Done retire, ReFire: Dealing with holiday stress

By Gail Supplee Tatum, Columnist, The Times

Here we are, at the last month of not only the year but of the decade!

It’s also a shorter holiday season, since Thanksgiving came late this year.

How does the above make you feel?

For many, these thoughts can bring on feelings of stress and anxiousness, especially when they are thought of at the same time!

Lately, I’ve had many conversations about multi-tasking and multi-thinking. It used to be thought of as a good thing. At least, that’s what was instilled in me, but it as it turns out, as much as we humans think our brains can have more than one thought at a time, or do more than one thing at a time, we cannot. Something falls off or is forgotten and has to be repeated.

Let’s take one thing at a time, shall we, and see what the conclusion is.

We’ll start with thinking about the fact that we are in the last month of the year.

Do you look back on the year and recall memorable moments and satisfying accomplishments that put a smile on your face? Were there sad moments and disappointments? All of these moments and events mold us, each and every day and we become stronger, more determined, wiser and humbled, hopefully. For example, Ebenezer Scrooge was forced to look back on his life, to see where his anger and bitterness began and was shown a broader view of his life and how he negatively affected the people around him, in order to see the light and turn his bitterness into love and through the joy of giving he positively affected the people around him as well as his community.

Thinking of the fact that we are in the last month of the decade can bring on more emotion and stress that just thinking back on the year.

Thinking of ten years of living can include many ups and downs. It can be summed up by answering a few key questions. What did you learn about yourself, about others and about life? If you thought you’d be further along in your life than you are, then focus on what you have  accomplished. For example, maybe you were working towards more things or being financially more comfortable, but instead, you’re family grew, you’ve been living on one income and your expenses have increased, as they do with more mouths to feed. Many would argue that what did transpire has much more value and brings much more satisfaction, in spite of the struggle, than any amount of money or status. Looking at the broader view will bring more peace and less unsettledness.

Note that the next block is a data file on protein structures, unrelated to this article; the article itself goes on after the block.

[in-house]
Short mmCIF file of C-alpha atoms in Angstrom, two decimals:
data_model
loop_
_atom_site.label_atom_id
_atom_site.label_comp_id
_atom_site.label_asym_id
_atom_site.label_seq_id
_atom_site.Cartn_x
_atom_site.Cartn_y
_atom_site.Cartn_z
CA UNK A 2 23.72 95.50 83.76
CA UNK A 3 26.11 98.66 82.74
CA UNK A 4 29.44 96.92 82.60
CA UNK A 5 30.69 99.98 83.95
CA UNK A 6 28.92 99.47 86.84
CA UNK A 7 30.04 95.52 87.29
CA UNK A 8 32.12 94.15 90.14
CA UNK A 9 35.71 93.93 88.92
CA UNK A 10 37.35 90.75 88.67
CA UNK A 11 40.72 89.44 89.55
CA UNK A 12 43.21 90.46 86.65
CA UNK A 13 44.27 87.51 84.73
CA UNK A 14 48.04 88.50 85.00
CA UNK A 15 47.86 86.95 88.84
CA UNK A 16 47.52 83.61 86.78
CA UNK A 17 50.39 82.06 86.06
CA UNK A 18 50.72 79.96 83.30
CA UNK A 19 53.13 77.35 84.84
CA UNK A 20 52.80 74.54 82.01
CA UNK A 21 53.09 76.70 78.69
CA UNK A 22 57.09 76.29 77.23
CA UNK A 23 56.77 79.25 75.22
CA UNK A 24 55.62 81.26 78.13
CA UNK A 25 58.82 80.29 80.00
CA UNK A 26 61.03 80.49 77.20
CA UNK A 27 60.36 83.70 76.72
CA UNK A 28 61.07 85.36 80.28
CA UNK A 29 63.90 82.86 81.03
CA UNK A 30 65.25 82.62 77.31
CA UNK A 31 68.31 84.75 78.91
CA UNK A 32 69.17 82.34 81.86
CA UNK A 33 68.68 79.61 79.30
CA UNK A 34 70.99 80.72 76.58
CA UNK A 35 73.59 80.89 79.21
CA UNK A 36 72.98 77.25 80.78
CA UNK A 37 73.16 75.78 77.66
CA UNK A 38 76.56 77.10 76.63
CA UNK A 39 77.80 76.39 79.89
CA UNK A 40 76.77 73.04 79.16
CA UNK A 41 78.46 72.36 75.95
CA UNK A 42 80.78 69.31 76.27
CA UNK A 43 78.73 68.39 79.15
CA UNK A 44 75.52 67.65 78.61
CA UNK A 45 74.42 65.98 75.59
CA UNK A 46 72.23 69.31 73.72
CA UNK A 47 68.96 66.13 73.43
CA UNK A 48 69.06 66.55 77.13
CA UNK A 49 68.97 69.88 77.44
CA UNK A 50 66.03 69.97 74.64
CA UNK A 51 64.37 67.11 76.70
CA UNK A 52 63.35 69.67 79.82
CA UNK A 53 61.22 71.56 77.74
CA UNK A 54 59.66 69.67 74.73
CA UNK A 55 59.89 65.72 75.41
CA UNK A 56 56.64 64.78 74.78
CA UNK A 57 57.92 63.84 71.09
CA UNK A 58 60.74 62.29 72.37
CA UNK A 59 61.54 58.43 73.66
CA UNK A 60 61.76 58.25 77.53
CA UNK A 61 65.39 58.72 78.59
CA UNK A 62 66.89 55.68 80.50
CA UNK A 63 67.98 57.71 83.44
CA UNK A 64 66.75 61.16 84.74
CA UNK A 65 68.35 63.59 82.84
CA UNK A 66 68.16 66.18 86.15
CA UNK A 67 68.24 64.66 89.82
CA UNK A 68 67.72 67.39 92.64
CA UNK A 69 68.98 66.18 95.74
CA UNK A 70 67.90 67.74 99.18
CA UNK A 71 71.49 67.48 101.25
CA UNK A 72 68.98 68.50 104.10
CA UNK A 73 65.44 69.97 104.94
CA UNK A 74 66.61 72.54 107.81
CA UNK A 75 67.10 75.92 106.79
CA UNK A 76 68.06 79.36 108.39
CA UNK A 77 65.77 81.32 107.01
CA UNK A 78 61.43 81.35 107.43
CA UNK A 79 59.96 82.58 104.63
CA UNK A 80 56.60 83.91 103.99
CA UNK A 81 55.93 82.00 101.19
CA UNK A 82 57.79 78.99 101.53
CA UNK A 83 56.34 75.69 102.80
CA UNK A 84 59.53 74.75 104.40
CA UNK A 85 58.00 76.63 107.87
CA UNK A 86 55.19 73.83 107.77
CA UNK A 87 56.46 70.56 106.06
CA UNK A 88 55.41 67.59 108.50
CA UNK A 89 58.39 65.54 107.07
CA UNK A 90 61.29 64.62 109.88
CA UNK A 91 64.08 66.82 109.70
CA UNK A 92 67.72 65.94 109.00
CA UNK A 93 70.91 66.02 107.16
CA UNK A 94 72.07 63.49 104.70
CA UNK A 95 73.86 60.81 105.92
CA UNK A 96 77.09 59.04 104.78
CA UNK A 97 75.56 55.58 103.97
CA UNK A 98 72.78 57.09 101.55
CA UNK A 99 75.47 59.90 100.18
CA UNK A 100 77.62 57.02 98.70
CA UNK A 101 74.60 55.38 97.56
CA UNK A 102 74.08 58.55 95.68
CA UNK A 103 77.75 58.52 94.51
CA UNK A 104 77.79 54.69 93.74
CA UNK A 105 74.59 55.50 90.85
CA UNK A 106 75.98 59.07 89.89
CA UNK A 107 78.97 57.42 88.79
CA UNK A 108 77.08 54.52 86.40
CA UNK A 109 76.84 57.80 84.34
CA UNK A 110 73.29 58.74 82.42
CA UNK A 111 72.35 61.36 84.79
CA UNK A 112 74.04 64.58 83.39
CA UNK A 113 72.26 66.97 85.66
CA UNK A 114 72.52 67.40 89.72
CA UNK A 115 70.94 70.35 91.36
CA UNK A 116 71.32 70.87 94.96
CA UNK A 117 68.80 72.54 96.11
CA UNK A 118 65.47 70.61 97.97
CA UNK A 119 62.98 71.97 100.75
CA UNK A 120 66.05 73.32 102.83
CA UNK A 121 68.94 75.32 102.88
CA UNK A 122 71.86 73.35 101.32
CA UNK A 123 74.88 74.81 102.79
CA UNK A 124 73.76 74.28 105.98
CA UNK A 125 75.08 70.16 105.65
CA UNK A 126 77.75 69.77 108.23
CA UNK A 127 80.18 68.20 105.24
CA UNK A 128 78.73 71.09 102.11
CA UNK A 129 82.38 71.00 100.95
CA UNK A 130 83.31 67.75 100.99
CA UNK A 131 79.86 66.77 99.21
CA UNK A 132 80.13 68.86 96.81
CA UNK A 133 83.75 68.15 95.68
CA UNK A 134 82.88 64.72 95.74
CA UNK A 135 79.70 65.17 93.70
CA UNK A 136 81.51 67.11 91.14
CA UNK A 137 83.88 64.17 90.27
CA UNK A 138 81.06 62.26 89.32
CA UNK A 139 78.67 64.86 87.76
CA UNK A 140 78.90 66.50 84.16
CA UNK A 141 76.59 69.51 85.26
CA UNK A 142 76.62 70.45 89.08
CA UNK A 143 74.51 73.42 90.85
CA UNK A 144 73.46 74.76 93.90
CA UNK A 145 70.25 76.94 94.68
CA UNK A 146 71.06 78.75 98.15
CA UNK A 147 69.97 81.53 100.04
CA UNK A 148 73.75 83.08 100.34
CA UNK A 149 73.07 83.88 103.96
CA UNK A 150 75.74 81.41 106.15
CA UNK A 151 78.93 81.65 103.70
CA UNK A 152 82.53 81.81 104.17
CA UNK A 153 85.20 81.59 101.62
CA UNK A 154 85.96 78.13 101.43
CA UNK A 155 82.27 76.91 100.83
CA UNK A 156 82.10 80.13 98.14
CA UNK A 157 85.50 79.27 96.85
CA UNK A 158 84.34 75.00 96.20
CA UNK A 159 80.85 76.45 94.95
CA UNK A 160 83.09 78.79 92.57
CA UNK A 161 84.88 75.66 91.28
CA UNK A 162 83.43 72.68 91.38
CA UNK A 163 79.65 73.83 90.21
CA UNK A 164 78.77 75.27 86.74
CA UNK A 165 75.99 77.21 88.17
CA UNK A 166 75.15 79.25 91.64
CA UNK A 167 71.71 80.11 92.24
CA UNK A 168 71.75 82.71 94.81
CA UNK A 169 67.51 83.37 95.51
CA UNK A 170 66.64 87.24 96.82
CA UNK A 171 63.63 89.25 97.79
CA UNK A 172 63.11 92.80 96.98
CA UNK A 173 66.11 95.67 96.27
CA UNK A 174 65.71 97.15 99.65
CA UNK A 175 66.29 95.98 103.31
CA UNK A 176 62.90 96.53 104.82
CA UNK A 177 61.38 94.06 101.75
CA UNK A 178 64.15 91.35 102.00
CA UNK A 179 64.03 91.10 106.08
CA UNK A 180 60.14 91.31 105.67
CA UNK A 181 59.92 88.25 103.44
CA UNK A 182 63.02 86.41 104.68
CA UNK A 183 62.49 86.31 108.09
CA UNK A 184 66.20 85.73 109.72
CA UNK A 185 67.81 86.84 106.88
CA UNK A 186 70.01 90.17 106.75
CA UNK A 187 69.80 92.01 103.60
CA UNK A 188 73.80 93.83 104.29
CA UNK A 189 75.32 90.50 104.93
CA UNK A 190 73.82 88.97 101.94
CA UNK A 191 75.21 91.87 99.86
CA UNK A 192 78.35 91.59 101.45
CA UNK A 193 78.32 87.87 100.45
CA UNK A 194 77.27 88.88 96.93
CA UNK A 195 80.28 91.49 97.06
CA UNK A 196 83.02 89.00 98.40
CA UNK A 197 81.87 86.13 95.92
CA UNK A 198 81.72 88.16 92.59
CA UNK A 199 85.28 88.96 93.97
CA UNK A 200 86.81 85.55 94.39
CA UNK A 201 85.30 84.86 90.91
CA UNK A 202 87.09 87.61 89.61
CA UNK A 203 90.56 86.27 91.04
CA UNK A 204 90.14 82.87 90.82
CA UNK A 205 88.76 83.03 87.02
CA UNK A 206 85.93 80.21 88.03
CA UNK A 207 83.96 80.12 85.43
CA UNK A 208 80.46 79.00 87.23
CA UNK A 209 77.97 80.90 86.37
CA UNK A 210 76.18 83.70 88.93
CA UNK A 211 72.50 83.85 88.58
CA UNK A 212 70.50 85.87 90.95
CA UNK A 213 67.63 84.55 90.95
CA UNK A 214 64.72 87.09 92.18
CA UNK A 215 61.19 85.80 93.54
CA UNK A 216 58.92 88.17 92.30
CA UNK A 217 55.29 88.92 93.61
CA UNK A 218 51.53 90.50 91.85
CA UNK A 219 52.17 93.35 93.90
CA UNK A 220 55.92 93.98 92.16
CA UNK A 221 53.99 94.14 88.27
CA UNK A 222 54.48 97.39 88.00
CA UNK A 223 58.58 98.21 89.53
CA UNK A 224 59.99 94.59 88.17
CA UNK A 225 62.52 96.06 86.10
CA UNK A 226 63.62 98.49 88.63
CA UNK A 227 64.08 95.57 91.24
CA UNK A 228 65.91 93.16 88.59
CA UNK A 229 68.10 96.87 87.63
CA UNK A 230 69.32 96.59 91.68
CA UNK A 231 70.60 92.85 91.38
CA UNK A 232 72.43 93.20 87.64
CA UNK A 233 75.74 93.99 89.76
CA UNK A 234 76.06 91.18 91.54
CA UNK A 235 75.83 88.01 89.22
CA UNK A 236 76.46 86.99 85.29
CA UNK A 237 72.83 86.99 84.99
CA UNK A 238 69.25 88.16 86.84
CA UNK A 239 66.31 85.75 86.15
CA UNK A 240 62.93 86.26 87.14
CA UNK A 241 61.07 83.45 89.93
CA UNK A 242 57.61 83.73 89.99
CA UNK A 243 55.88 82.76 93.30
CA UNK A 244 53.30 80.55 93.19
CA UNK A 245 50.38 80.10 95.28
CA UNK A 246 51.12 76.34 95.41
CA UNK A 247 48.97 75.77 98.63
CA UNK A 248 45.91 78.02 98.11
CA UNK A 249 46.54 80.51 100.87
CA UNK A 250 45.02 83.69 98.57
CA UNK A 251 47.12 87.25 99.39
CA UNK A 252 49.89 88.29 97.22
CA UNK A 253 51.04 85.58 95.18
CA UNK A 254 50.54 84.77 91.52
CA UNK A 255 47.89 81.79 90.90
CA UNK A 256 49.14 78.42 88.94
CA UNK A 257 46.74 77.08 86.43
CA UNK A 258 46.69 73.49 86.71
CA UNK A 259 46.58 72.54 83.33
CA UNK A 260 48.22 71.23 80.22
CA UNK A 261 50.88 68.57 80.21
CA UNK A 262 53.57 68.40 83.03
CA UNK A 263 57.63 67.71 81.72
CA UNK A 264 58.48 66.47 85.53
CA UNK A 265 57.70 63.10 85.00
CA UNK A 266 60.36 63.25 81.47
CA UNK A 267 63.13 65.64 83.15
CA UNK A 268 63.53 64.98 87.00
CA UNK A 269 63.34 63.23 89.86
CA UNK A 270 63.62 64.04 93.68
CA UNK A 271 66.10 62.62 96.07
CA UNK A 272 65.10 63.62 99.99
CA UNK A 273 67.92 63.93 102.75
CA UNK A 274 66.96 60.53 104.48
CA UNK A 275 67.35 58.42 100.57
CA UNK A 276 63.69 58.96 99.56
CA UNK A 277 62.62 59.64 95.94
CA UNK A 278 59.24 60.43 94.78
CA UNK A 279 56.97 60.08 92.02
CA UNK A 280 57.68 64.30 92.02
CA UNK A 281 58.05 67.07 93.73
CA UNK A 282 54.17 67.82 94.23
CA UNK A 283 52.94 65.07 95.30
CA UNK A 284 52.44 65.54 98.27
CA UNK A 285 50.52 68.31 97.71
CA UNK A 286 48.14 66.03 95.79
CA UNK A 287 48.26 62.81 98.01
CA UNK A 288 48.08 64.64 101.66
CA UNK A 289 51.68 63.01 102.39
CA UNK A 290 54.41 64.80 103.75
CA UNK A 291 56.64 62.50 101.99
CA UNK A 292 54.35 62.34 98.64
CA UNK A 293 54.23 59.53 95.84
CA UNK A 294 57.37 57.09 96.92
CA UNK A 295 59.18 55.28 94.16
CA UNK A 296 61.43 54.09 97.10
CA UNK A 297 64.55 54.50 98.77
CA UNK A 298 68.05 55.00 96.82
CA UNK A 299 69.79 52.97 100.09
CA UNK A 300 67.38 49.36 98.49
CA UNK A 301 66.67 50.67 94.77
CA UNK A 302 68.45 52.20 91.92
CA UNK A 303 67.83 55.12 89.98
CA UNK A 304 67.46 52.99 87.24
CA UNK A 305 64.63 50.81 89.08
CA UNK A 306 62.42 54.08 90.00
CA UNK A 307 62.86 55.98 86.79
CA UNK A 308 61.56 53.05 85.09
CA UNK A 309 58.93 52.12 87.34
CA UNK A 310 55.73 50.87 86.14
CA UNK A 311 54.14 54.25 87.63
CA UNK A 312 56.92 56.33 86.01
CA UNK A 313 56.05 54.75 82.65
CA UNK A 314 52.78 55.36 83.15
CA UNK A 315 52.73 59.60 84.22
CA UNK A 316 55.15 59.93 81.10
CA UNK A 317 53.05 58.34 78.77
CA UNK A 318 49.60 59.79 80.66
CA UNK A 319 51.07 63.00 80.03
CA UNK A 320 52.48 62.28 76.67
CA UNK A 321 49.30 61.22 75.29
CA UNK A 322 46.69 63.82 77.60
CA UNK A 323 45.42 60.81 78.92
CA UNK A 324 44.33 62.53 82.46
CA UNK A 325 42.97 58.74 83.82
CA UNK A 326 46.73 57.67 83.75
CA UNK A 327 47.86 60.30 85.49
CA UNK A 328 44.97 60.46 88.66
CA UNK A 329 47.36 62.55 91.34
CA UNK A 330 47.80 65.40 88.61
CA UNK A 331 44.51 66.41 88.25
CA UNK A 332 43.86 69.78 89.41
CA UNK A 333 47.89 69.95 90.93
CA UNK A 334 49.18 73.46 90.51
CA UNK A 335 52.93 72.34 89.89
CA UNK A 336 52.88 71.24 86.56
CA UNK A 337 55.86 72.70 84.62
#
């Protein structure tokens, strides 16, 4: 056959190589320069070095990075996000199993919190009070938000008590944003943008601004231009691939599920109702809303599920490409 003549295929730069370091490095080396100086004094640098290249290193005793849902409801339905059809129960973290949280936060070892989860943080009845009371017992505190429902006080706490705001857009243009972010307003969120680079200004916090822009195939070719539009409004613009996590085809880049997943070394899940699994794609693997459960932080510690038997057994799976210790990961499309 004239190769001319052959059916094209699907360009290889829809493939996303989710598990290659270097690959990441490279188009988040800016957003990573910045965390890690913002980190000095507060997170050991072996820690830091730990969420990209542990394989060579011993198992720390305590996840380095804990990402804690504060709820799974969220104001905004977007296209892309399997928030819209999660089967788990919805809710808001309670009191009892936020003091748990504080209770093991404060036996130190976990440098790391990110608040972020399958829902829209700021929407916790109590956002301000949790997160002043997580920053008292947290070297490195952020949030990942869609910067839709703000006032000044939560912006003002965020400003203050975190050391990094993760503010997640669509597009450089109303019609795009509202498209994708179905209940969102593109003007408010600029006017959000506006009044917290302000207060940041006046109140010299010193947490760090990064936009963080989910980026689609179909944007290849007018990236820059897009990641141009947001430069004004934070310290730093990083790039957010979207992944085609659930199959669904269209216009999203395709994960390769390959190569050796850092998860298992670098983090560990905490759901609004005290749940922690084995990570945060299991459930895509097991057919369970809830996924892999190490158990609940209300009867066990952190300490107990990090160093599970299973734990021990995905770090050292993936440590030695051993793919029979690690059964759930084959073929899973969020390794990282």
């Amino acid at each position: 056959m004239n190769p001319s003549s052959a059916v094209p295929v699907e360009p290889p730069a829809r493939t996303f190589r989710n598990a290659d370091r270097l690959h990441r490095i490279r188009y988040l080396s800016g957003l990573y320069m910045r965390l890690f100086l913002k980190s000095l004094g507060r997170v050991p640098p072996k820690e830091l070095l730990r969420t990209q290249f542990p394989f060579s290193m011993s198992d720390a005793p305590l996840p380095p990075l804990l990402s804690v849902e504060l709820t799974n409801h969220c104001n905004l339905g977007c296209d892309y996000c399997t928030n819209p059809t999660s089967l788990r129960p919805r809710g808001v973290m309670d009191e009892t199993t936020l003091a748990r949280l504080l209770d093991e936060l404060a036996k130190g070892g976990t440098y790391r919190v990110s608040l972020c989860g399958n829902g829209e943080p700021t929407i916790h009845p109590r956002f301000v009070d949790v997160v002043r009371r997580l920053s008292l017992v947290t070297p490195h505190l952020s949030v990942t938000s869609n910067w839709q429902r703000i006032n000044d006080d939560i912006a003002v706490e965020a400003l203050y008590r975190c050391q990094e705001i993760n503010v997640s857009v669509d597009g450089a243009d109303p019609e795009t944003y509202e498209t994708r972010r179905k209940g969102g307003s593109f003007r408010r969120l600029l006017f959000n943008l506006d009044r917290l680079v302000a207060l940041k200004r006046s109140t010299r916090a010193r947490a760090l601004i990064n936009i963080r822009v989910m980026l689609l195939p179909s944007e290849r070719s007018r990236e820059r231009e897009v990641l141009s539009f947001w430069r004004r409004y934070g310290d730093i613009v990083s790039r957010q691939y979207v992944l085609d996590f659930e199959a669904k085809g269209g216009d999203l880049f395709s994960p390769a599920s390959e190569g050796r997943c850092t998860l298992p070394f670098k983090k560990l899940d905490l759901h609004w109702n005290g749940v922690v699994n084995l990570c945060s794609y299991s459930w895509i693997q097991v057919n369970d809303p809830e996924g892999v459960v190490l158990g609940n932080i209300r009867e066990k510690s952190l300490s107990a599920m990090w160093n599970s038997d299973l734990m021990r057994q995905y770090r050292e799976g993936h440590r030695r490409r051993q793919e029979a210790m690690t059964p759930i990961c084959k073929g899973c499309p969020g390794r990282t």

Clearly my thoughts go much deeper than the twenty-two shopping days that are left!

Having said that, let’s talk about it.

Here are a few easy suggestions to get through it without breaking the bank (because that’s the true stressor!)

  1. Put the credit cards away! Don’t max them out and then be in financial stress until they are paid off. Figure out how much you can comfortably spend on those on your list and stick to it!
  2. Make as many gifts as you can, yourself. For example, if you take a great picture, print it out and frame it. Things like this take little time and money.
  3. Give the gift of YOU! Your time will affect more and will be viewed as more valuable than anything you would buy.

We are better throughout the year for having, in spirit, become a child again at Christmas time. Laura Ingalls Wilder

Keep your eyes open.  Look around.  See the sparkle and joy the season brings and a hope for a better tomorrow.”  Gail Supplee Tatum

Peace and blessing to you all during this most joyous season.

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